The Convergence Of The Twain By Thomas Hardy

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How Thomas Hardy Presents the Tragedy of the Sinking of the Titanic in the Poem The Convergence of the Twain On the fateful day of April 1912, the great ship known as the Titanic collided into an enormous Iceberg. Down went the colossal ship and so did the rich, famous and all their valuable goods. The reports of people drowning were in all of the newspapers but not in one of them was there anything about what happened to the ship under the sea. In Hardy's poem, there is nothing about what happened to passengers on the huge liner but instead he has described (in his point of view) the ship under the sea and the sea creatures that pass by. He did that because he thought that the human side of the …show more content…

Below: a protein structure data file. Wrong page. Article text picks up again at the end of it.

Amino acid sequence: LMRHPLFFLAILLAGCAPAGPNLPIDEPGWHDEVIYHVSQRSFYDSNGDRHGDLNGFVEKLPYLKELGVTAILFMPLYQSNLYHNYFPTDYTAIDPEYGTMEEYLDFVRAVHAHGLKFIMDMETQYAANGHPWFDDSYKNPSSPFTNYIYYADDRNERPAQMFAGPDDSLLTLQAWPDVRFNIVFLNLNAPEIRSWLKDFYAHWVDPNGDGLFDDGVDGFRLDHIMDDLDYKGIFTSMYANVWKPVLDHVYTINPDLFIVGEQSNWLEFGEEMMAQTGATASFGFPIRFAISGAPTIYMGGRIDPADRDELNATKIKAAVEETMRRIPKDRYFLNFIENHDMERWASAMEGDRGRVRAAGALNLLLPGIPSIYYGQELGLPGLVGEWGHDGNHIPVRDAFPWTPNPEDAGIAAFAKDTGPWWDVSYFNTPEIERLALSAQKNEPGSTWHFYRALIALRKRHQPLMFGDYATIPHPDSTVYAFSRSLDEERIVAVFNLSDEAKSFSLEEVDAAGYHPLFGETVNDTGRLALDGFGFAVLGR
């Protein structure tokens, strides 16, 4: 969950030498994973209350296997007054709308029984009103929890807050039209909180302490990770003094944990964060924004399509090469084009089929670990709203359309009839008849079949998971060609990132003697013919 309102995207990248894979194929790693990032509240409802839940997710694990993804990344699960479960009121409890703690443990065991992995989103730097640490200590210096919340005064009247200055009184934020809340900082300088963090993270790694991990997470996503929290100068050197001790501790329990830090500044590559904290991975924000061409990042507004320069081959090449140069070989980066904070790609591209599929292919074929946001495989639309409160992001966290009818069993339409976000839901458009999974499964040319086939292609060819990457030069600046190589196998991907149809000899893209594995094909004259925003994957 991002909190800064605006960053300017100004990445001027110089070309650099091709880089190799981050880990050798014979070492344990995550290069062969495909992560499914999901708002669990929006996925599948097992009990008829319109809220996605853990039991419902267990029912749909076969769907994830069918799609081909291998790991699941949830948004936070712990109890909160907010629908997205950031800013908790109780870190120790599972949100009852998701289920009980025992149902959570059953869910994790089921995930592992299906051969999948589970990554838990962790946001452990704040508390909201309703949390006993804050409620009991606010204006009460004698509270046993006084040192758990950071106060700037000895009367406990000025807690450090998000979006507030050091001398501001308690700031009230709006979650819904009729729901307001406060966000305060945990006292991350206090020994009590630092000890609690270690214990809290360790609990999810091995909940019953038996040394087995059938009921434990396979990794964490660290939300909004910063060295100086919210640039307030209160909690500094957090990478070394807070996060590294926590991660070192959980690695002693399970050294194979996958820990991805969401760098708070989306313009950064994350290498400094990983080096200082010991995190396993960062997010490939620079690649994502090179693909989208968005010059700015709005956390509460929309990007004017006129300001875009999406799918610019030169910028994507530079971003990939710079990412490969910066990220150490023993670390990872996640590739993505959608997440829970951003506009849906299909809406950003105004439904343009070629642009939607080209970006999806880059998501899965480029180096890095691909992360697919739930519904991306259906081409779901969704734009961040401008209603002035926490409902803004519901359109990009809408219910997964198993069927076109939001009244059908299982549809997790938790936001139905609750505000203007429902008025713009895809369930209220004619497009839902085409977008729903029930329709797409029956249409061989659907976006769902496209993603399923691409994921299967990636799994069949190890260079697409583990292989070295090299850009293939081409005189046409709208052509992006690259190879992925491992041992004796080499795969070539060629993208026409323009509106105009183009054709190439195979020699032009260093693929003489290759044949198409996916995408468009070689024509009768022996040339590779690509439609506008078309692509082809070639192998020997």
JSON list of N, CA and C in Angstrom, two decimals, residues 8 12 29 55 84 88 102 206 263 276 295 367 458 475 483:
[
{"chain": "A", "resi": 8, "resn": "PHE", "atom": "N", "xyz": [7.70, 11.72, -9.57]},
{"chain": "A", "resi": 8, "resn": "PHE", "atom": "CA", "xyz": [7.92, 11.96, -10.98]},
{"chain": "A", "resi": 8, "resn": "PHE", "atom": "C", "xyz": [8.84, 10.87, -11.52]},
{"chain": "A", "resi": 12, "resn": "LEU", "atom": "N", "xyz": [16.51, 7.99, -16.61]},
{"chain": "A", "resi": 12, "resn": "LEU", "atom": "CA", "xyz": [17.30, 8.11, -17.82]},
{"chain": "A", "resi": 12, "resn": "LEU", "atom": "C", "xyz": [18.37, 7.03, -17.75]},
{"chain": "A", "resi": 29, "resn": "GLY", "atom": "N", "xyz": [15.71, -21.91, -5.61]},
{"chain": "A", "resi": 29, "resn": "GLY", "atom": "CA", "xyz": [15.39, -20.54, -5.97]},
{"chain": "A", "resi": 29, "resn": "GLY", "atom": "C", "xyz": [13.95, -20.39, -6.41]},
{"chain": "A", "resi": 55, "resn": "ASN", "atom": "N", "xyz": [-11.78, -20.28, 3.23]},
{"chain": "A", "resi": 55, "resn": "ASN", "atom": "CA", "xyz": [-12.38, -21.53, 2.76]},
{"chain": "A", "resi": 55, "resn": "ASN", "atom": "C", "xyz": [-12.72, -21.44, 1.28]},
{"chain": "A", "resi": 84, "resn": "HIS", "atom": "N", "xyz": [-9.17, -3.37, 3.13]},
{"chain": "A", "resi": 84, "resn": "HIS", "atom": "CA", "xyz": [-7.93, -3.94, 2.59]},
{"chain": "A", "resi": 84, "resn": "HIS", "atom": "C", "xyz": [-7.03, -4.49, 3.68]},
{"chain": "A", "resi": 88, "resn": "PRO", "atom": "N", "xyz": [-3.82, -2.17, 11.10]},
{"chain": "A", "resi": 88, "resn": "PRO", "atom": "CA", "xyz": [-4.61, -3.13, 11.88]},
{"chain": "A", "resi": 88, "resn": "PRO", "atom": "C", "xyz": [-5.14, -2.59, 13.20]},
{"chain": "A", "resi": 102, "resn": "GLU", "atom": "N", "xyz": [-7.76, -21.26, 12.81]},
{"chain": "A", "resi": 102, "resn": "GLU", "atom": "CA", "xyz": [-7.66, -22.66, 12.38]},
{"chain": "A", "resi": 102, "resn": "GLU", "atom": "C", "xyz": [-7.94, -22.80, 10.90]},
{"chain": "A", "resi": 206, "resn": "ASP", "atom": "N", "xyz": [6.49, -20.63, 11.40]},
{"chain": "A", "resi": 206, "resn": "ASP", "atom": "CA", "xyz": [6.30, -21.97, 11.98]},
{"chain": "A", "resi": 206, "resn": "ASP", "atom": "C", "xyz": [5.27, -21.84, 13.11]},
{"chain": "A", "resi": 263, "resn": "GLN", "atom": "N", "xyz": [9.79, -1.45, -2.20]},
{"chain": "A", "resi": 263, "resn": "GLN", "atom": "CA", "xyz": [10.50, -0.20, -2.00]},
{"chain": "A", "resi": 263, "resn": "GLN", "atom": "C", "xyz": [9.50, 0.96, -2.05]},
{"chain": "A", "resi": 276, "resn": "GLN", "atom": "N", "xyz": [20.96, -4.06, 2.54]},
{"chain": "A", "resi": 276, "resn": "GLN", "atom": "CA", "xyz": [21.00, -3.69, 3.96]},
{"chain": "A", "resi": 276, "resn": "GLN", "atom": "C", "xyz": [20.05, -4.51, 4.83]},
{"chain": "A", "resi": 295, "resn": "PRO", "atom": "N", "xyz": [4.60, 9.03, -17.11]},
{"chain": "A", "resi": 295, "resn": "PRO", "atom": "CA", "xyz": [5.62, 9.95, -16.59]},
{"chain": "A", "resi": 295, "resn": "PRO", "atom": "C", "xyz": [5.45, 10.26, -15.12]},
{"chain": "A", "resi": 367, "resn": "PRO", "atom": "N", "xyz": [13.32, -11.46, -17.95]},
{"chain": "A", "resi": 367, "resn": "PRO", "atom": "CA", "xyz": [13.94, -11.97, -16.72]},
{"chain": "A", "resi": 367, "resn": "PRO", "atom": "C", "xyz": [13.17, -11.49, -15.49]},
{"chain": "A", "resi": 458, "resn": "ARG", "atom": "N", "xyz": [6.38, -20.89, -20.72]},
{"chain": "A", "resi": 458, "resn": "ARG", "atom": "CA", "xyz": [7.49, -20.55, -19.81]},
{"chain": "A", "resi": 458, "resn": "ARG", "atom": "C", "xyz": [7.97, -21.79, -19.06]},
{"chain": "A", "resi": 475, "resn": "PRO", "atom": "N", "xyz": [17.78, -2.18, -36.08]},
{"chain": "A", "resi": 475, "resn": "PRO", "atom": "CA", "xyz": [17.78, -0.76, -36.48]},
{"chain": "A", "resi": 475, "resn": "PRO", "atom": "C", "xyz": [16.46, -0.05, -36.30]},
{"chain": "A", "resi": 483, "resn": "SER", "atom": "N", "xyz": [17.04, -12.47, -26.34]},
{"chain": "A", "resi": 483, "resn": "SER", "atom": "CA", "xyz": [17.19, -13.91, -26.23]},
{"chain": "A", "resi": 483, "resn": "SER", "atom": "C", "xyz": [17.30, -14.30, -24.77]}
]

Juxtaposition is used quite a lot in the poem this helps exaggerated the images trying to be described. "Of her salamandrine fire, Cold currents third, and turn to the rhythmic tidal lyres." A Salamandrine is a mythological creature that had been told to inhabit fire. So the heat from steel chamber that powered the great ship is a good contrast to the cold currents at the bottom of the sea. In some of the stanzas in the poem Hardy has used alliteration such as; " Jewels in joy designed To ravish the sensuous mind Lie lightless, all their sparkles bleared and black and blind." The use of alliteration in this line is really emphasized when you read it because you can't really read it smoothly, each of those words stands out. Also Hardy makes good use of sibilance. " In the shadowy silent distance grew the iceberg too." The repeated use of the letter 's' makes the line sound like a whisper. Hardy personifies quite a lot of the inanimate objects described in his poem. "Dim moon-eyed fishes near Gaze at the gilded gear And query: "What does this vaingloriousness down here?"" The fish are indifferent about all the expensive objects on the ship because they

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